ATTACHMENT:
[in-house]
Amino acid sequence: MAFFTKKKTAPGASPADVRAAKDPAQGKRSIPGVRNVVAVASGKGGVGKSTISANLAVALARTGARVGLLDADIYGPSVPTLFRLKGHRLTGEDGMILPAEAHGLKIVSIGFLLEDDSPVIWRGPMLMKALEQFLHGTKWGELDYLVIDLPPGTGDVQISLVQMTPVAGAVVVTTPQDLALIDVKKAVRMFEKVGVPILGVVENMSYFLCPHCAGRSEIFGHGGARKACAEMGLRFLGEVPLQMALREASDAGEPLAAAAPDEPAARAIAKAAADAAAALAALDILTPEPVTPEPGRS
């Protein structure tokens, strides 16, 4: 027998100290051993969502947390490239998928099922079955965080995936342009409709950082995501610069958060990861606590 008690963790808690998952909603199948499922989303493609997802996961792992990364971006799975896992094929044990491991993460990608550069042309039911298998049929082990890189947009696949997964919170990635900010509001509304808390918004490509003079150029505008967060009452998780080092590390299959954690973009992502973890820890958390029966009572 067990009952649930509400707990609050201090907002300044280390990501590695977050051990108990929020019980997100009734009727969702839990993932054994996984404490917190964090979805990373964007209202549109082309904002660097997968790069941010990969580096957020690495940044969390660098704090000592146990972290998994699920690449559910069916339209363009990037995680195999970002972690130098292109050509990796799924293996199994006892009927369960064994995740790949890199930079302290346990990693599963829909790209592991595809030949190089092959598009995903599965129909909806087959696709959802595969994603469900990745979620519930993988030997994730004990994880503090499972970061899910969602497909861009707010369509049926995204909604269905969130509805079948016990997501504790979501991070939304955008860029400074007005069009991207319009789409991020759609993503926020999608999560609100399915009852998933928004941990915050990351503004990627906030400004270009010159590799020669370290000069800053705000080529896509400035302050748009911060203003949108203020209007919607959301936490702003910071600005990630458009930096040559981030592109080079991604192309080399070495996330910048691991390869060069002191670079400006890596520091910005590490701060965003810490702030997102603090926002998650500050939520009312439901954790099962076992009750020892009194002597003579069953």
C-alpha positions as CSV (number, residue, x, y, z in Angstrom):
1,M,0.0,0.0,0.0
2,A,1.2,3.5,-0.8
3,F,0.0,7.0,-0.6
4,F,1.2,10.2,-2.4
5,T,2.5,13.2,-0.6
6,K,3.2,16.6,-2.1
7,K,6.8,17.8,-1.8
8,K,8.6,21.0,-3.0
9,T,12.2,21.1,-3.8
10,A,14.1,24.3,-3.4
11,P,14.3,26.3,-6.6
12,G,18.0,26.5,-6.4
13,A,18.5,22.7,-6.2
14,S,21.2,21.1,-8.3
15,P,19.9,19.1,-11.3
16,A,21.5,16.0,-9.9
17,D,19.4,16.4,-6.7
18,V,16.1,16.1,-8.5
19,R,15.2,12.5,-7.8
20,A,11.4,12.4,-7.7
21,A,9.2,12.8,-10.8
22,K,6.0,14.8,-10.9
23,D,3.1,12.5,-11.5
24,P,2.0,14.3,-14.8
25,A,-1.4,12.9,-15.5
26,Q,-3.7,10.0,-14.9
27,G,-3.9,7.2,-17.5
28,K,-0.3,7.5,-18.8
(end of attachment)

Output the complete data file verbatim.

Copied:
[in-house]
Amino acid sequence: MAFFTKKKTAPGASPADVRAAKDPAQGKRSIPGVRNVVAVASGKGGVGKSTISANLAVALARTGARVGLLDADIYGPSVPTLFRLKGHRLTGEDGMILPAEAHGLKIVSIGFLLEDDSPVIWRGPMLMKALEQFLHGTKWGELDYLVIDLPPGTGDVQISLVQMTPVAGAVVVTTPQDLALIDVKKAVRMFEKVGVPILGVVENMSYFLCPHCAGRSEIFGHGGARKACAEMGLRFLGEVPLQMALREASDAGEPLAAAAPDEPAARAIAKAAADAAAALAALDILTPEPVTPEPGRS
């Protein structure tokens, strides 16, 4: 027998100290051993969502947390490239998928099922079955965080995936342009409709950082995501610069958060990861606590 008690963790808690998952909603199948499922989303493609997802996961792992990364971006799975896992094929044990491991993460990608550069042309039911298998049929082990890189947009696949997964919170990635900010509001509304808390918004490509003079150029505008967060009452998780080092590390299959954690973009992502973890820890958390029966009572 067990009952649930509400707990609050201090907002300044280390990501590695977050051990108990929020019980997100009734009727969702839990993932054994996984404490917190964090979805990373964007209202549109082309904002660097997968790069941010990969580096957020690495940044969390660098704090000592146990972290998994699920690449559910069916339209363009990037995680195999970002972690130098292109050509990796799924293996199994006892009927369960064994995740790949890199930079302290346990990693599963829909790209592991595809030949190089092959598009995903599965129909909806087959696709959802595969994603469900990745979620519930993988030997994730004990994880503090499972970061899910969602497909861009707010369509049926995204909604269905969130509805079948016990997501504790979501991070939304955008860029400074007005069009991207319009789409991020759609993503926020999608999560609100399915009852998933928004941990915050990351503004990627906030400004270009010159590799020669370290000069800053705000080529896509400035302050748009911060203003949108203020209007919607959301936490702003910071600005990630458009930096040559981030592109080079991604192309080399070495996330910048691991390869060069002191670079400006890596520091910005590490701060965003810490702030997102603090926002998650500050939520009312439901954790099962076992009750020892009194002597003579069953």
C-alpha positions as CSV (number, residue, x, y, z in Angstrom):
1,M,0.0,0.0,0.0
2,A,1.2,3.5,-0.8
3,F,0.0,7.0,-0.6
4,F,1.2,10.2,-2.4
5,T,2.5,13.2,-0.6
6,K,3.2,16.6,-2.1
7,K,6.8,17.8,-1.8
8,K,8.6,21.0,-3.0
9,T,12.2,21.1,-3.8
10,A,14.1,24.3,-3.4
11,P,14.3,26.3,-6.6
12,G,18.0,26.5,-6.4
13,A,18.5,22.7,-6.2
14,S,21.2,21.1,-8.3
15,P,19.9,19.1,-11.3
16,A,21.5,16.0,-9.9
17,D,19.4,16.4,-6.7
18,V,16.1,16.1,-8.5
19,R,15.2,12.5,-7.8
20,A,11.4,12.4,-7.7
21,A,9.2,12.8,-10.8
22,K,6.0,14.8,-10.9
23,D,3.1,12.5,-11.5
24,P,2.0,14.3,-14.8
25,A,-1.4,12.9,-15.5
26,Q,-3.7,10.0,-14.9
27,G,-3.9,7.2,-17.5
28,K,-0.3,7.5,-18.8